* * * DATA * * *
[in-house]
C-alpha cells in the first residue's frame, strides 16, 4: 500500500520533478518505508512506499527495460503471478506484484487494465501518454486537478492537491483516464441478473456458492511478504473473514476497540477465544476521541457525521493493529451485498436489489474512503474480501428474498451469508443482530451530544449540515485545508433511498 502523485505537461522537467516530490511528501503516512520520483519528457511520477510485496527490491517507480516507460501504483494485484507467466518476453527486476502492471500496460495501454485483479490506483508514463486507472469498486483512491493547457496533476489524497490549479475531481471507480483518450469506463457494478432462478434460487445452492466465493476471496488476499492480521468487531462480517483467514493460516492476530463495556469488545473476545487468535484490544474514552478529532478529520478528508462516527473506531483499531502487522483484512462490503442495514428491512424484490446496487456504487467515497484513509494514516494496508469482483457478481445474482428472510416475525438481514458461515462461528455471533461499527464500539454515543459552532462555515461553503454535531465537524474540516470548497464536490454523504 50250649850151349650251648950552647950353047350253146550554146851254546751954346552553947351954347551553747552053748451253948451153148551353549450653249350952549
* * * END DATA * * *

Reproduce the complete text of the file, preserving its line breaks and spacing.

[in-house]
C-alpha cells in the first residue's frame, strides 16, 4: 500500500520533478518505508512506499527495460503471478506484484487494465501518454486537478492537491483516464441478473456458492511478504473473514476497540477465544476521541457525521493493529451485498436489489474512503474480501428474498451469508443482530451530544449540515485545508433511498 502523485505537461522537467516530490511528501503516512520520483519528457511520477510485496527490491517507480516507460501504483494485484507467466518476453527486476502492471500496460495501454485483479490506483508514463486507472469498486483512491493547457496533476489524497490549479475531481471507480483518450469506463457494478432462478434460487445452492466465493476471496488476499492480521468487531462480517483467514493460516492476530463495556469488545473476545487468535484490544474514552478529532478529520478528508462516527473506531483499531502487522483484512462490503442495514428491512424484490446496487456504487467515497484513509494514516494496508469482483457478481445474482428472510416475525438481514458461515462461528455471533461499527464500539454515543459552532462555515461553503454535531465537524474540516470548497464536490454523504 50250649850151349650251648950552647950353047350253146550554146851254546751954346552553947351954347551553747552053748451253948451153148551353549450653249350952549